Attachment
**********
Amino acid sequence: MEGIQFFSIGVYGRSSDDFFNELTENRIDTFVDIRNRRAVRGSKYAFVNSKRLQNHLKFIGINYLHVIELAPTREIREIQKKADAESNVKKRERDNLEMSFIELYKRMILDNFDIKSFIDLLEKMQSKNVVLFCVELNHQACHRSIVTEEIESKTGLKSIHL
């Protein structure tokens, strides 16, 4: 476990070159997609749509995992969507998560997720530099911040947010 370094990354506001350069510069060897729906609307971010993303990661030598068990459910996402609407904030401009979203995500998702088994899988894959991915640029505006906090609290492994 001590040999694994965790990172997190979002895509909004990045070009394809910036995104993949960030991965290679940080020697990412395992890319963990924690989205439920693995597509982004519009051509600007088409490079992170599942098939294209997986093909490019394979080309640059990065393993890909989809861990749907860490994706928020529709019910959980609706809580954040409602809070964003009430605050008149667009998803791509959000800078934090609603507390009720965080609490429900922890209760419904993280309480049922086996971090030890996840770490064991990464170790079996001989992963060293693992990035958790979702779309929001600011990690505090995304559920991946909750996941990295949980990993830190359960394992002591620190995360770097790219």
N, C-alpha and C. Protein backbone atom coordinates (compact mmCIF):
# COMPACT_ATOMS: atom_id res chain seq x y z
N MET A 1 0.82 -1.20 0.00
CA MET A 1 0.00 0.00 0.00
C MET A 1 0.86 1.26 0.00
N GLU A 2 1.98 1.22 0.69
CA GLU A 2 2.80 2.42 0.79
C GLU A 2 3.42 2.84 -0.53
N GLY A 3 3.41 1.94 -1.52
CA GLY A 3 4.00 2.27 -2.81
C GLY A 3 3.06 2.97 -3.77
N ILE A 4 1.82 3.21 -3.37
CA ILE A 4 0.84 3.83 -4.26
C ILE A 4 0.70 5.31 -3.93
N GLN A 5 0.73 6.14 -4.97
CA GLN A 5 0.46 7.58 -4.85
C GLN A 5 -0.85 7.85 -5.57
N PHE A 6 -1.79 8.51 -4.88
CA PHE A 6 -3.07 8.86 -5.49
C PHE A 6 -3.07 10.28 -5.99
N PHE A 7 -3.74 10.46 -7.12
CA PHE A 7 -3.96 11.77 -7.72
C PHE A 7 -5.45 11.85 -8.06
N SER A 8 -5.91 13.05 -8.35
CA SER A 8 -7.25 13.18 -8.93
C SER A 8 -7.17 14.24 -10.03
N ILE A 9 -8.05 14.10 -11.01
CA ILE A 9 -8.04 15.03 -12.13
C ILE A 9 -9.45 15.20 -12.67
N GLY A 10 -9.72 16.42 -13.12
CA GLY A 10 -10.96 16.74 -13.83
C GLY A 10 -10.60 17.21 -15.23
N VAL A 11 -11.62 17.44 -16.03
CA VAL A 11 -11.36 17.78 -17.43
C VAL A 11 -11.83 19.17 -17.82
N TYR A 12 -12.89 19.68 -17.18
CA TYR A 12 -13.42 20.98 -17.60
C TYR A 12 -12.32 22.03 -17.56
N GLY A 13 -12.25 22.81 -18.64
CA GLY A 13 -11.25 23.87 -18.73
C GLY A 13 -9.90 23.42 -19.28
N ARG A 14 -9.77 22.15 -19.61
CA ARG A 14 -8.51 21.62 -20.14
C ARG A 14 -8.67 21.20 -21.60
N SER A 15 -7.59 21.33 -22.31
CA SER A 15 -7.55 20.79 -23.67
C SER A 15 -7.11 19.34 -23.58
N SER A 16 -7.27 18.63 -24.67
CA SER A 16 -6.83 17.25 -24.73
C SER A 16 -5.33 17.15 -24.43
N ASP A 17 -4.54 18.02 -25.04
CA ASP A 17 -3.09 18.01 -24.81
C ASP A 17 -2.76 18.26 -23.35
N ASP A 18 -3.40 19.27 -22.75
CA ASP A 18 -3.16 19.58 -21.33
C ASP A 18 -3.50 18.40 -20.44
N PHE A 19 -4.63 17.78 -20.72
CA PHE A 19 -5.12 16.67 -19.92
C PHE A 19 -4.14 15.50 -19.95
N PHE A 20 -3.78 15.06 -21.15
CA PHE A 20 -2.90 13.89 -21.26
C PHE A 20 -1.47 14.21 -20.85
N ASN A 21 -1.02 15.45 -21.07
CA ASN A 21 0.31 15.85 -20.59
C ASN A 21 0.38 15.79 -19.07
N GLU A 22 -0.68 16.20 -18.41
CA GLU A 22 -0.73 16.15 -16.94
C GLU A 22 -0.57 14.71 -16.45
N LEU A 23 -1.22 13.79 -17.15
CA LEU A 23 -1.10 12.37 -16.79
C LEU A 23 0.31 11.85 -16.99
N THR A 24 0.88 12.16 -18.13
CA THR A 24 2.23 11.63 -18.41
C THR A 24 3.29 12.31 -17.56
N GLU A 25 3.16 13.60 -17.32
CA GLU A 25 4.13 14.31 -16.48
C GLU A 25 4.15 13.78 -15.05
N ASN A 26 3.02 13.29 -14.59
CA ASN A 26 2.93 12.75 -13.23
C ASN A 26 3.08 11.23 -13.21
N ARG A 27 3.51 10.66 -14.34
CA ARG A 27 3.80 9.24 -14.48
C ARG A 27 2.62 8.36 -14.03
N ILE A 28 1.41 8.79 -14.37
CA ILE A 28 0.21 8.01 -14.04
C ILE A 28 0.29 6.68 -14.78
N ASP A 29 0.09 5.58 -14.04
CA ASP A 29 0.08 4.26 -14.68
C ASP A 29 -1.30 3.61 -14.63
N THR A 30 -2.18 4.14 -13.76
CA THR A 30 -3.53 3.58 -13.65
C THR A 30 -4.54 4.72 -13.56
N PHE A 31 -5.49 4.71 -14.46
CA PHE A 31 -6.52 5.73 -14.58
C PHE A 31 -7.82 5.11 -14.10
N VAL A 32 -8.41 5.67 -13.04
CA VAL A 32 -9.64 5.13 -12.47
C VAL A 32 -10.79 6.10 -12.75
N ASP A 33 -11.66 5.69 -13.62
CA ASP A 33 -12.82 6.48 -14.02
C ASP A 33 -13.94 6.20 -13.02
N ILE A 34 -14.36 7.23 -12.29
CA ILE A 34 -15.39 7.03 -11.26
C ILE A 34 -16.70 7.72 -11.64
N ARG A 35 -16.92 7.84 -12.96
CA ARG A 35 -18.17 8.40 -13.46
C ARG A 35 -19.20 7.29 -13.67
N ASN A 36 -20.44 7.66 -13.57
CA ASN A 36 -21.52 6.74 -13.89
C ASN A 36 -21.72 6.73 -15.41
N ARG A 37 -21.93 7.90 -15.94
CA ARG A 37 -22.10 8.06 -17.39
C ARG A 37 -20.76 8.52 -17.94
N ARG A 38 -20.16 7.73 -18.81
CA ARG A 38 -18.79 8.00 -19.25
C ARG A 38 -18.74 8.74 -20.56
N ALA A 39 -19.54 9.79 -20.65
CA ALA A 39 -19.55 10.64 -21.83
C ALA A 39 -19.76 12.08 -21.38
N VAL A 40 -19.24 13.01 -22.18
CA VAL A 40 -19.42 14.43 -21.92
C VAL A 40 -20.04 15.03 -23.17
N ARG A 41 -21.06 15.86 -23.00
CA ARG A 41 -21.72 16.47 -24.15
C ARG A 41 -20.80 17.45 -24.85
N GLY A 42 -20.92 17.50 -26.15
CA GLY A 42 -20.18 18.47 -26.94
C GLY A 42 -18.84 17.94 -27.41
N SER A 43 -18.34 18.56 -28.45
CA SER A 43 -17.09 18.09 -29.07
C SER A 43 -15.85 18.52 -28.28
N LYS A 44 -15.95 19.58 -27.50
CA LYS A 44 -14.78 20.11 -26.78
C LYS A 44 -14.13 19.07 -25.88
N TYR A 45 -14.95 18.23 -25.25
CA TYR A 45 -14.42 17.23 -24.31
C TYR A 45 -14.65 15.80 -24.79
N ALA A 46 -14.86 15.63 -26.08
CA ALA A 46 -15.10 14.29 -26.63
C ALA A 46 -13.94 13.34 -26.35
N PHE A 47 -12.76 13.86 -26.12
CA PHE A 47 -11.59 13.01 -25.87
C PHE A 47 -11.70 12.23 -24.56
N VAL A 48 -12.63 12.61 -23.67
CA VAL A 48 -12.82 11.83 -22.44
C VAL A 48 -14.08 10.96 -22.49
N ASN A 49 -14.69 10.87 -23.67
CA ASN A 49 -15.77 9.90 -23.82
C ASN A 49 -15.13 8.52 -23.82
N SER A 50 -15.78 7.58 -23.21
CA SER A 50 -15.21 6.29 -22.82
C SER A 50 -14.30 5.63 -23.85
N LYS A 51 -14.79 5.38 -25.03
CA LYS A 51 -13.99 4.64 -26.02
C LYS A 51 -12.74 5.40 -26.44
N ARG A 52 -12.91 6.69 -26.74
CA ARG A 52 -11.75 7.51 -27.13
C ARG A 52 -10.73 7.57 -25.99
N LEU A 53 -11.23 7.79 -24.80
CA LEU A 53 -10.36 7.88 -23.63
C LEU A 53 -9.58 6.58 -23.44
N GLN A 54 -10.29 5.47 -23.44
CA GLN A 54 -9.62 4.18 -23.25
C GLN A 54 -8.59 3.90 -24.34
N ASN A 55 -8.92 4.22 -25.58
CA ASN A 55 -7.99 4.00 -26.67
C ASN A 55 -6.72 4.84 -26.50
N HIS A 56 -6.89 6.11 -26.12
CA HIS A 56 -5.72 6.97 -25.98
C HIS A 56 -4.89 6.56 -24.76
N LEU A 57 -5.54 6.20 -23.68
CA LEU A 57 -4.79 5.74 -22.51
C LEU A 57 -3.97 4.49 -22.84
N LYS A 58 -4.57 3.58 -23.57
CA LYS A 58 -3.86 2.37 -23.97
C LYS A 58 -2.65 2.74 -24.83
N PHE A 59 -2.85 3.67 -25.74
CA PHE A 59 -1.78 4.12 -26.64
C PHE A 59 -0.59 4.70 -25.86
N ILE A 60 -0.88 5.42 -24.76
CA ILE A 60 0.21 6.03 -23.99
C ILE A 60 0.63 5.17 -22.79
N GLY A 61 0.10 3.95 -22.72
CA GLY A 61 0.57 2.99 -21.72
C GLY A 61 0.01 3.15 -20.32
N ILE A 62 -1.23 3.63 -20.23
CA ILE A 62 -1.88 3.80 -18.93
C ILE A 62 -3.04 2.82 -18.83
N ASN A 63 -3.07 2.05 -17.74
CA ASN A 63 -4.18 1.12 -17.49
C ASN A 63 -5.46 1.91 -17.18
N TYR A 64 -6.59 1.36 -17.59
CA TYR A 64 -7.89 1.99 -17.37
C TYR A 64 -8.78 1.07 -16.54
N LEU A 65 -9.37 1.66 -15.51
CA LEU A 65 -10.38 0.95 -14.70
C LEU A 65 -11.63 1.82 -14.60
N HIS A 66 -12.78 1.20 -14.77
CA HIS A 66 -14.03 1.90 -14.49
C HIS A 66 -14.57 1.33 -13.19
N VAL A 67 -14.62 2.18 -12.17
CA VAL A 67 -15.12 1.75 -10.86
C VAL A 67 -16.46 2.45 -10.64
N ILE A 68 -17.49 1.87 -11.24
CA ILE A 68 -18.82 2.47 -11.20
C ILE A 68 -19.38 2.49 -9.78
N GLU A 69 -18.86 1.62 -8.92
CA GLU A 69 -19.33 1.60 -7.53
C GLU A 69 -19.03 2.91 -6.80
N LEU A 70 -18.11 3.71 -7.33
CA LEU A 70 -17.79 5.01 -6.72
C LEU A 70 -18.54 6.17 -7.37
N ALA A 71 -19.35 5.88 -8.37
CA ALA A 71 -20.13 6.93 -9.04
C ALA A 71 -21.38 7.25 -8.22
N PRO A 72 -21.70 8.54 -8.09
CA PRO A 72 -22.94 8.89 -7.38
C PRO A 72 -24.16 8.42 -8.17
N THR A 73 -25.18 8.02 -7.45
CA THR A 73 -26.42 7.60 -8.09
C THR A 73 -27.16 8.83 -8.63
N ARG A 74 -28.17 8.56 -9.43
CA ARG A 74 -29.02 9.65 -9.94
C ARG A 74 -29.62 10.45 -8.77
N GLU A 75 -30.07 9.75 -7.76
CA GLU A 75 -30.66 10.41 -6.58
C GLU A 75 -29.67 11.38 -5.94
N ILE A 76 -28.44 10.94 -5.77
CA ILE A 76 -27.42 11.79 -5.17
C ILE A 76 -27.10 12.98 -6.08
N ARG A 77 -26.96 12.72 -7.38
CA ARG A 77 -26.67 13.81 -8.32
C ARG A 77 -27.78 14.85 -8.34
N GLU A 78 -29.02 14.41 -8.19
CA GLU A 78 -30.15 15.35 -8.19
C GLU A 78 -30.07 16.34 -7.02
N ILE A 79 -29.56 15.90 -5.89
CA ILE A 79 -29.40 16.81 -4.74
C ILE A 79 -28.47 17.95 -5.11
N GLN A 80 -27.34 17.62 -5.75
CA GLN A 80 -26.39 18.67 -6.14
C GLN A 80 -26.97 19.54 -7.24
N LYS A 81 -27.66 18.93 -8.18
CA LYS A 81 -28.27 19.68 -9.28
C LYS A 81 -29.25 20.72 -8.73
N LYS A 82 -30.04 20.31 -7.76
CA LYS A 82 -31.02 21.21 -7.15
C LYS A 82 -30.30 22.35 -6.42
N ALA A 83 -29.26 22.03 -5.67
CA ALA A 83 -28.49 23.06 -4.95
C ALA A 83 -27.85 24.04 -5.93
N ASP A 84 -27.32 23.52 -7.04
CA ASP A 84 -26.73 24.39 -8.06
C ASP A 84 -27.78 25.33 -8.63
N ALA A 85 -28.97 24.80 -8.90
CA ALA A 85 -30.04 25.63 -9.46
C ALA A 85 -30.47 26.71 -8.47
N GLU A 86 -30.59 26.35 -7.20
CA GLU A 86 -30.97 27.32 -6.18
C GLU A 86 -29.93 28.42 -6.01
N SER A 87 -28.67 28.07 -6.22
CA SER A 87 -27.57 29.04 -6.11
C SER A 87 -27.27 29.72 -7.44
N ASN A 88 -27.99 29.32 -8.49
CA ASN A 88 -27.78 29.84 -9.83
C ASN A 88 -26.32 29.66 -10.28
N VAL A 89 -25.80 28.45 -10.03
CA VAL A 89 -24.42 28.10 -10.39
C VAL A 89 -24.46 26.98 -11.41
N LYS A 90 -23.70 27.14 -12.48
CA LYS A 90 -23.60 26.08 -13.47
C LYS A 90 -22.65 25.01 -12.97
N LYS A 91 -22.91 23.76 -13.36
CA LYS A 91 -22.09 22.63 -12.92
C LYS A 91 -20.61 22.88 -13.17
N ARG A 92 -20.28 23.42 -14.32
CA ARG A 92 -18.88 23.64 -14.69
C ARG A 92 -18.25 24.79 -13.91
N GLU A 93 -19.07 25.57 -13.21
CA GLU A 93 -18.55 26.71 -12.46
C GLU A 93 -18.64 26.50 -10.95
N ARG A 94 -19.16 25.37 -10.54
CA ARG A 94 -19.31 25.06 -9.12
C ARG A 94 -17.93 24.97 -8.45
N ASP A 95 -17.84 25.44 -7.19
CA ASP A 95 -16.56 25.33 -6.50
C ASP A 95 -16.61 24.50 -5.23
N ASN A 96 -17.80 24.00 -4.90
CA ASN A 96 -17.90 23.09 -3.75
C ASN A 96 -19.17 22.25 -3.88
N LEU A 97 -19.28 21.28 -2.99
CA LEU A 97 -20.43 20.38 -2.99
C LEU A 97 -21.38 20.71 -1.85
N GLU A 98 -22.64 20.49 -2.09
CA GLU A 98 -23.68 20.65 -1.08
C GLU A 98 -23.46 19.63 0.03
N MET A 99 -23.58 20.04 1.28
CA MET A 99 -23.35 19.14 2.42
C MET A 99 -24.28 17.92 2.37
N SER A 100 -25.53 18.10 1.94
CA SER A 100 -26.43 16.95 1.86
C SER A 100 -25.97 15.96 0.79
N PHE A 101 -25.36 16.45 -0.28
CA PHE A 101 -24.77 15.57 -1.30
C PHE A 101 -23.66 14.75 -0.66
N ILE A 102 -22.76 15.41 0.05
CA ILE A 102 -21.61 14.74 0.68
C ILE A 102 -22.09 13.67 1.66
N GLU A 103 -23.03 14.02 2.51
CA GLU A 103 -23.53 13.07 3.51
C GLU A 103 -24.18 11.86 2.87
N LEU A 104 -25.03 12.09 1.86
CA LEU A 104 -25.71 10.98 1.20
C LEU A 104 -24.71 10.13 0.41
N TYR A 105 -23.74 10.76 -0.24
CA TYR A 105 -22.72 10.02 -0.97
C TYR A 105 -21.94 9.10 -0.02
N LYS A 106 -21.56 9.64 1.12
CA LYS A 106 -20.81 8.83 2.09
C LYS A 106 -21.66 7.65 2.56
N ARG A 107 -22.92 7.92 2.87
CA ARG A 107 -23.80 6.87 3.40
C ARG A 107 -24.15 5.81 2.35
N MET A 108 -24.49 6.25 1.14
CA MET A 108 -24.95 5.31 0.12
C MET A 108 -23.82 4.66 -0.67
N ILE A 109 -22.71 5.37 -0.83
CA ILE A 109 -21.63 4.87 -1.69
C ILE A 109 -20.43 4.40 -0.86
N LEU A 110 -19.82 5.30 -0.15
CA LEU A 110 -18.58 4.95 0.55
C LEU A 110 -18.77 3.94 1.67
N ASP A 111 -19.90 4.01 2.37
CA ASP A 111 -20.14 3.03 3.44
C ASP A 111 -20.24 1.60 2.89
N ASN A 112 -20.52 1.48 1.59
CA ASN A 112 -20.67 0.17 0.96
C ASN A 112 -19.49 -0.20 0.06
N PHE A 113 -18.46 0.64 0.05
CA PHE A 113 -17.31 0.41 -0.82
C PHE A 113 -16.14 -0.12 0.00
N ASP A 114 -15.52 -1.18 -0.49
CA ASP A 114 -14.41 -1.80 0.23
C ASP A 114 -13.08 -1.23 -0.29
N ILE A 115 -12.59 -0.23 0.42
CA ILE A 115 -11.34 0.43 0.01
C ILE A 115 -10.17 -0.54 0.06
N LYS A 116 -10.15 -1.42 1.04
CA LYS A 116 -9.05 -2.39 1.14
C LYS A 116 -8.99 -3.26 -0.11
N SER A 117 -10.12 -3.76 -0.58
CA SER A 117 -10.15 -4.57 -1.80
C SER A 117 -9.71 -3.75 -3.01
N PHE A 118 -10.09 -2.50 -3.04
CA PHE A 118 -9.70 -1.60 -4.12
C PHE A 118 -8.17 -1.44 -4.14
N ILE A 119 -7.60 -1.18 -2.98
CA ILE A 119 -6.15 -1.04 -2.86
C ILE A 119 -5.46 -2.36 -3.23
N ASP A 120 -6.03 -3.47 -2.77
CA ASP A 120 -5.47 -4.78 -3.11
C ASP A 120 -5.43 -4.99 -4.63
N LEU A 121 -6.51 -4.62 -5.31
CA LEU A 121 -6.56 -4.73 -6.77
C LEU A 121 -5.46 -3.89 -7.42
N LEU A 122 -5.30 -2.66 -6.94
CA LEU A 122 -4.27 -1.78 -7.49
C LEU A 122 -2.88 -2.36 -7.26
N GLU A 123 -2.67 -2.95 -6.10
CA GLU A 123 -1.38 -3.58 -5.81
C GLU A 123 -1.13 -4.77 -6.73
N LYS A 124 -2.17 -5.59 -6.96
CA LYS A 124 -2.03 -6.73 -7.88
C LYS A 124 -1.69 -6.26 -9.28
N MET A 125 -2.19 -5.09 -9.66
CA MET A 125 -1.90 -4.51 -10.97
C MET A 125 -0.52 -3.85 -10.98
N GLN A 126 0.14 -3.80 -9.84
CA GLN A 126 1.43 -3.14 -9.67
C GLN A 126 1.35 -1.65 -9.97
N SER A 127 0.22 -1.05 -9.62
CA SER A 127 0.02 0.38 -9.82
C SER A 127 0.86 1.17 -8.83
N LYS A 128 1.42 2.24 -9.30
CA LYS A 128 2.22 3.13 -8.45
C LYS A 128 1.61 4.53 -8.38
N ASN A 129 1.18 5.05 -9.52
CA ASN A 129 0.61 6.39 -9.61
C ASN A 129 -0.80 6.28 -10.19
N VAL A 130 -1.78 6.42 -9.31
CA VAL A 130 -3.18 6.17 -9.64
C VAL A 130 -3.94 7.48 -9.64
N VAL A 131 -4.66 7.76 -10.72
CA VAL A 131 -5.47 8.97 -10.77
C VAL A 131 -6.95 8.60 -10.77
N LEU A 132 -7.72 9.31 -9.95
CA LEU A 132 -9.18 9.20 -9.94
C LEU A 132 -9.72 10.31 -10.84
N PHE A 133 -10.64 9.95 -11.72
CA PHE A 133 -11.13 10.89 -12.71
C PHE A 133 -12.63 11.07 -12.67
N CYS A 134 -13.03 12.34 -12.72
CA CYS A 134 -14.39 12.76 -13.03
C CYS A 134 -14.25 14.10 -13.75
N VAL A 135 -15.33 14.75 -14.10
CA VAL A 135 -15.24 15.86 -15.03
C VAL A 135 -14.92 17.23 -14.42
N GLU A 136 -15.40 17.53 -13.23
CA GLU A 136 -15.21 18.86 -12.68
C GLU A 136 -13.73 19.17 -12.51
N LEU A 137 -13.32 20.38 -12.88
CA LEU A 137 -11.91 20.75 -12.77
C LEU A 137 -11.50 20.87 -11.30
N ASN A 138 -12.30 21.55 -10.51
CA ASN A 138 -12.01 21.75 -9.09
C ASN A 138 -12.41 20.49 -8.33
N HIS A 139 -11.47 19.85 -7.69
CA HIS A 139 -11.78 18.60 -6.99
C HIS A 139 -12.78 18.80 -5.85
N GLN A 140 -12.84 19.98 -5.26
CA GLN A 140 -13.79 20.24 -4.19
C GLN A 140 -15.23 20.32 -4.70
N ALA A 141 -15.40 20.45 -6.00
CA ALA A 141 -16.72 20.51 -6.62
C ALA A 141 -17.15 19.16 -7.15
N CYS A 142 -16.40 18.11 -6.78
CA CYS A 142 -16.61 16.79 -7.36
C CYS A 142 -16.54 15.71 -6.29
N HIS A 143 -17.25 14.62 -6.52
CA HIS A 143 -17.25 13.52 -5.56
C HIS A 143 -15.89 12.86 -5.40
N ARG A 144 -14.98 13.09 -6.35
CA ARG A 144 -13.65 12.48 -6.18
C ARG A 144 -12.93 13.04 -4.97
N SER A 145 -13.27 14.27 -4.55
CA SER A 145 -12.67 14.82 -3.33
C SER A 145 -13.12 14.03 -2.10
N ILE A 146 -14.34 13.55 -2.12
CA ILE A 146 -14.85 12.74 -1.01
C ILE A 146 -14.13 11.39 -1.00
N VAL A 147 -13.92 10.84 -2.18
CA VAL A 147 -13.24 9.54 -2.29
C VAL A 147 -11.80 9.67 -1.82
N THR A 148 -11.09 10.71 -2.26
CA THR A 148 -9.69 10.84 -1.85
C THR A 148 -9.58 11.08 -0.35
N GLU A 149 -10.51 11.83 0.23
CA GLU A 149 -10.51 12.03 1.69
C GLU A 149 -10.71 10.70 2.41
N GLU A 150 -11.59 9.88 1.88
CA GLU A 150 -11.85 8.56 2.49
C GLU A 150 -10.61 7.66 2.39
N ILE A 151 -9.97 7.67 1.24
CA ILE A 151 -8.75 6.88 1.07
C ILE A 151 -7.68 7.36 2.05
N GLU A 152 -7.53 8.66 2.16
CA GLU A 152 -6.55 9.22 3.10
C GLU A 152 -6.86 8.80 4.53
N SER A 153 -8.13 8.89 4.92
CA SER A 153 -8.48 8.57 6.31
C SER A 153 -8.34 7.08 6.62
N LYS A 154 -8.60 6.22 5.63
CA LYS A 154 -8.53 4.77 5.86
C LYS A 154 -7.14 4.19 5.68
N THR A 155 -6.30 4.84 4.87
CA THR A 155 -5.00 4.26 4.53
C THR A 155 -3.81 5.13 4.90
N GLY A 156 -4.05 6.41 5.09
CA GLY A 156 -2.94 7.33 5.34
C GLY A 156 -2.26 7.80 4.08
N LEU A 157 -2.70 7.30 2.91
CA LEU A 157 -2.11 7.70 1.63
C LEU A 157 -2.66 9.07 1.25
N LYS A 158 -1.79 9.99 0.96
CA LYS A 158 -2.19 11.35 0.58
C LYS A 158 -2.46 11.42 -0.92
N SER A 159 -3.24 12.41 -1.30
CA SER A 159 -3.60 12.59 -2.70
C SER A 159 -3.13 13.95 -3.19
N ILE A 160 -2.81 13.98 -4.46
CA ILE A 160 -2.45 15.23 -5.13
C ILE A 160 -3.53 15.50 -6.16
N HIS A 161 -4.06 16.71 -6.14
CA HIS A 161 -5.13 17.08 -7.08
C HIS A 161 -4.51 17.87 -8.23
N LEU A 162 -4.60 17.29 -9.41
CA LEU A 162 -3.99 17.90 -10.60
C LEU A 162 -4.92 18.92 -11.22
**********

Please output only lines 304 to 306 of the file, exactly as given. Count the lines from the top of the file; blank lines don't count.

C SER A 100 -25.97 15.96 0.79
N PHE A 101 -25.36 16.45 -0.28
CA PHE A 101 -24.77 15.57 -1.30